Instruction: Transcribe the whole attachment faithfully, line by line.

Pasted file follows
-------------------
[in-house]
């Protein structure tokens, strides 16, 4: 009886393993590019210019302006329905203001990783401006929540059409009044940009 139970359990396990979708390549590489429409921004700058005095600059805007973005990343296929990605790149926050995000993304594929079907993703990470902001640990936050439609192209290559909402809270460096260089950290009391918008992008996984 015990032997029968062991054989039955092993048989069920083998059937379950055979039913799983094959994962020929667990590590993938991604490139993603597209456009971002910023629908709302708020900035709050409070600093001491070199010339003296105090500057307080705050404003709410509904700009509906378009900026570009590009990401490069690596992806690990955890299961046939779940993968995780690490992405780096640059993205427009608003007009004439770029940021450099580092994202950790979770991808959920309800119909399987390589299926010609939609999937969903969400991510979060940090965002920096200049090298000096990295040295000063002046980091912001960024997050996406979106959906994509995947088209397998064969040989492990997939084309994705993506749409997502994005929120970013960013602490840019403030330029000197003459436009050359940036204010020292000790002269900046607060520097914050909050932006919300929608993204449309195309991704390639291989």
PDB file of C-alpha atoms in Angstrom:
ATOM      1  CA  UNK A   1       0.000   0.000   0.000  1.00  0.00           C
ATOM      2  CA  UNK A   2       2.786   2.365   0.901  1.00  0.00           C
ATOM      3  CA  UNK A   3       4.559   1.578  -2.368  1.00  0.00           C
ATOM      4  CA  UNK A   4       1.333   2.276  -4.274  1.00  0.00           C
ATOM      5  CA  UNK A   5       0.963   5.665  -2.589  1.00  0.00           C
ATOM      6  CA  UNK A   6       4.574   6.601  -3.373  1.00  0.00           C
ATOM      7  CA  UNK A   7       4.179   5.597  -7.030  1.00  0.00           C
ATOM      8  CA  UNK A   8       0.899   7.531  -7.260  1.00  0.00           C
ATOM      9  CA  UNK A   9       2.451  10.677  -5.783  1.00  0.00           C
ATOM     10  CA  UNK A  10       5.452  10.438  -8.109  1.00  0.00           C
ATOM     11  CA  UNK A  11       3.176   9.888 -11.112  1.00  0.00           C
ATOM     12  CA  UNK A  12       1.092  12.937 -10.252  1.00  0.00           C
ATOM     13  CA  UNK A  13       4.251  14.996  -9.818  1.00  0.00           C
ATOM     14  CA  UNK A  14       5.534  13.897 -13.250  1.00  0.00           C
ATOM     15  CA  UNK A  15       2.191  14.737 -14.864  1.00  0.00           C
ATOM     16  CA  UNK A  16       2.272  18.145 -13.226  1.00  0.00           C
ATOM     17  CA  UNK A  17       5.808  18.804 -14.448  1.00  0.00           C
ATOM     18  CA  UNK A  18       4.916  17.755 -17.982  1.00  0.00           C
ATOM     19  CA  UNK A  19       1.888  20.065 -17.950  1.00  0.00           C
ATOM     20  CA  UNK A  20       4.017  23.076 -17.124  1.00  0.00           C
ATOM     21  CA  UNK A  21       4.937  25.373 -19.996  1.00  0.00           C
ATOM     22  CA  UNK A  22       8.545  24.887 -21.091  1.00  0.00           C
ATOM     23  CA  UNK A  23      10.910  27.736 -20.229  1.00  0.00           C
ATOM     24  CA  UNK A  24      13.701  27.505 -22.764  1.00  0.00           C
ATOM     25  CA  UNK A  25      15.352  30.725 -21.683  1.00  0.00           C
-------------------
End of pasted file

[in-house]
């Protein structure tokens, strides 16, 4: 009886393993590019210019302006329905203001990783401006929540059409009044940009 139970359990396990979708390549590489429409921004700058005095600059805007973005990343296929990605790149926050995000993304594929079907993703990470902001640990936050439609192209290559909402809270460096260089950290009391918008992008996984 015990032997029968062991054989039955092993048989069920083998059937379950055979039913799983094959994962020929667990590590993938991604490139993603597209456009971002910023629908709302708020900035709050409070600093001491070199010339003296105090500057307080705050404003709410509904700009509906378009900026570009590009990401490069690596992806690990955890299961046939779940993968995780690490992405780096640059993205427009608003007009004439770029940021450099580092994202950790979770991808959920309800119909399987390589299926010609939609999937969903969400991510979060940090965002920096200049090298000096990295040295000063002046980091912001960024997050996406979106959906994509995947088209397998064969040989492990997939084309994705993506749409997502994005929120970013960013602490840019403030330029000197003459436009050359940036204010020292000790002269900046607060520097914050909050932006919300929608993204449309195309991704390639291989």
PDB file of C-alpha atoms in Angstrom:
ATOM      1  CA  UNK A   1       0.000   0.000   0.000  1.00  0.00           C
ATOM      2  CA  UNK A   2       2.786   2.365   0.901  1.00  0.00           C
ATOM      3  CA  UNK A   3       4.559   1.578  -2.368  1.00  0.00           C
ATOM      4  CA  UNK A   4       1.333   2.276  -4.274  1.00  0.00           C
ATOM      5  CA  UNK A   5       0.963   5.665  -2.589  1.00  0.00           C
ATOM      6  CA  UNK A   6       4.574   6.601  -3.373  1.00  0.00           C
ATOM      7  CA  UNK A   7       4.179   5.597  -7.030  1.00  0.00           C
ATOM      8  CA  UNK A   8       0.899   7.531  -7.260  1.00  0.00           C
ATOM      9  CA  UNK A   9       2.451  10.677  -5.783  1.00  0.00           C
ATOM     10  CA  UNK A  10       5.452  10.438  -8.109  1.00  0.00           C
ATOM     11  CA  UNK A  11       3.176   9.888 -11.112  1.00  0.00           C
ATOM     12  CA  UNK A  12       1.092  12.937 -10.252  1.00  0.00           C
ATOM     13  CA  UNK A  13       4.251  14.996  -9.818  1.00  0.00           C
ATOM     14  CA  UNK A  14       5.534  13.897 -13.250  1.00  0.00           C
ATOM     15  CA  UNK A  15       2.191  14.737 -14.864  1.00  0.00           C
ATOM     16  CA  UNK A  16       2.272  18.145 -13.226  1.00  0.00           C
ATOM     17  CA  UNK A  17       5.808  18.804 -14.448  1.00  0.00           C
ATOM     18  CA  UNK A  18       4.916  17.755 -17.982  1.00  0.00           C
ATOM     19  CA  UNK A  19       1.888  20.065 -17.950  1.00  0.00           C
ATOM     20  CA  UNK A  20       4.017  23.076 -17.124  1.00  0.00           C
ATOM     21  CA  UNK A  21       4.937  25.373 -19.996  1.00  0.00           C
ATOM     22  CA  UNK A  22       8.545  24.887 -21.091  1.00  0.00           C
ATOM     23  CA  UNK A  23      10.910  27.736 -20.229  1.00  0.00           C
ATOM     24  CA  UNK A  24      13.701  27.505 -22.764  1.00  0.00           C
ATOM     25  CA  UNK A  25      15.352  30.725 -21.683  1.00  0.00           C